But sadly, and predictably, Rush said no such thing. Instead, he enthusiastically seconded the motion that Israel be given carte blanche to use deadly force against whomever it wants, no matter how helpless or unarmed. After all, this is war — it's not a picnic, not for the faint of heart, not for girly men, etc., etc., etc., blah, blah, blah.

Are these two incidents exceptions to the rule of how discourse about the "war on terror" is conducted? By no means. It has become quite mainstream to justify mass murder as a means toward the supposed end of stamping out "Islamofascism." Some outfits even see fit to profit from such vile sentiment. At David Horowitz's online journal frontpagemag.com, for example, an advertisement depicts an attractive young woman sporting a T-shirt with the words, "Iran says they want nukes — give 'em to 'em!" accompanied by a picture of a mushroom cloud.

Not to put too fine a point on it, especially considering the source, but that's not Christian.

Of course, in a sense this mentality has abided with us for a long time, infecting millions and millions of Americans who do consider themselves Christian. A large majority of Americans still think that President Truman was correct to order the nuking of Hiroshima and Nagasaki at the end of World War II, and few even know about the intense bombing and shelling of German population centers — Hamburg, Dresden, Berlin, and on and on — that took place over the course of that same bloody conflict. How many know of Gen. Curtis LeMay's terroristic firebombing of Tokyo in March 1945, producing a death toll rivaling that of Hiroshima and surpassing that of Nagasaki?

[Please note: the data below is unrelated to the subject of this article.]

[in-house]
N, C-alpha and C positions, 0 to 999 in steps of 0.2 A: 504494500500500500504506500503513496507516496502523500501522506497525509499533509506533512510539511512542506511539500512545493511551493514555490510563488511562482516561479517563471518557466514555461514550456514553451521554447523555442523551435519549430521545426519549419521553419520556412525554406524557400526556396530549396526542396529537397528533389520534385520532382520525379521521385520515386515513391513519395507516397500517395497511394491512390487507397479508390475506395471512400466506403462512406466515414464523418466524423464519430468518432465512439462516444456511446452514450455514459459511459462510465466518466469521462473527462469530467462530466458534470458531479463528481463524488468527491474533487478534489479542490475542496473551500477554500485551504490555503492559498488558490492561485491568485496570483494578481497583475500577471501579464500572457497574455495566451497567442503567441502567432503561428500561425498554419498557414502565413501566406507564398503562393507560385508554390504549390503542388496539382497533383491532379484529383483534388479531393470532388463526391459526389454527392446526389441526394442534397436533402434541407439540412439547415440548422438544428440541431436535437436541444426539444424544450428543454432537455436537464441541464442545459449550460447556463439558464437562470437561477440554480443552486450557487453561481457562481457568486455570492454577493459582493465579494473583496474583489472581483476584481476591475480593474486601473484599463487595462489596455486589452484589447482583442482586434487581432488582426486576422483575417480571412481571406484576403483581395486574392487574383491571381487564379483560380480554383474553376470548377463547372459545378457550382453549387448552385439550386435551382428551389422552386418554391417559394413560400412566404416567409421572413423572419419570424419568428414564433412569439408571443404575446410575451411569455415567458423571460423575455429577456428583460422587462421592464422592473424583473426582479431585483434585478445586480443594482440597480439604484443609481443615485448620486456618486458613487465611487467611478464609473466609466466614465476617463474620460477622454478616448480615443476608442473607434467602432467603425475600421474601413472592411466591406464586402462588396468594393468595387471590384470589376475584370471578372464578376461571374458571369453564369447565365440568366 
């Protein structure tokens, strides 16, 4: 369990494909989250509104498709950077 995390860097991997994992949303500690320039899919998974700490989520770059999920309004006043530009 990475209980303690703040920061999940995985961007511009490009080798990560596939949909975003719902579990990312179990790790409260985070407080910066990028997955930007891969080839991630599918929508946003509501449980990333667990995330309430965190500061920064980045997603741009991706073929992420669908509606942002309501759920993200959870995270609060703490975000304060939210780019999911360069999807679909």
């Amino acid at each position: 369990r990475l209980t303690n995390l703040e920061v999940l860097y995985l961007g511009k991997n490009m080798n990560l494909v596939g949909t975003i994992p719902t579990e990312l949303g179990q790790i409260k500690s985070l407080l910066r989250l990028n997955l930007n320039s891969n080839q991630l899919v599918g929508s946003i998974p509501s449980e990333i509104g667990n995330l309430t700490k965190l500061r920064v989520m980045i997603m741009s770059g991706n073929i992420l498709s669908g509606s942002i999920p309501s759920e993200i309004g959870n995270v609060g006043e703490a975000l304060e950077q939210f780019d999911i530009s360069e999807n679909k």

Many patriotic Southerners still decry Lincoln's total war against the civilian populations of the Confederate states, exemplified most notably by General Sherman's and General Sheridan's terroristic armies of marauders, looters, and arsonists; nevertheless, most Americans would probably say that such tactics were necessary, and therefore justified, in ridding the country of Negro slavery. If targeting innocent men, women, and children is justified in ending slavery or Nazism, why not use such means to crush "Islamofascism" as well?

Still, there is a vast difference between tacitly supporting certain atrocities (under the influence of societal conditioning or brainwashing), and actually taking part in atrocious crimes. Those who murder civilians during wartime must be held to account, of course, but those who get on the air and use their enormous influence over some sections of the public in order not just to tacitly support but to explicitly celebrate murderous acts must share some of the blame.

Ironically, the once-slanderous liberal slur "hate radio" has now become a charge of considerable truth. I can think of few things more hateful than agitating for the destruction of innocent human life, as many radio talk-show hosts now do regularly.

The American Left, in upholding the sanctity of abortion, has accumulated a lot of blood on its hands over the last few decades, but the American Right, in furthering the cause of total war in this age of terror, retaliation, and endless clashes of civilizations, is rapidly catching up. What the late John Paul II called the Culture of Death now eats away at us from both Left and Right. If there was any doubt before, it is certain now that voting Republican or voting Democrat is a "pick your poison" proposition.

Politics today is a strange game, and to quote the NORAD computer from the 1980s movie "Wargames," the only way to win is ... not to play.

August 12, 2006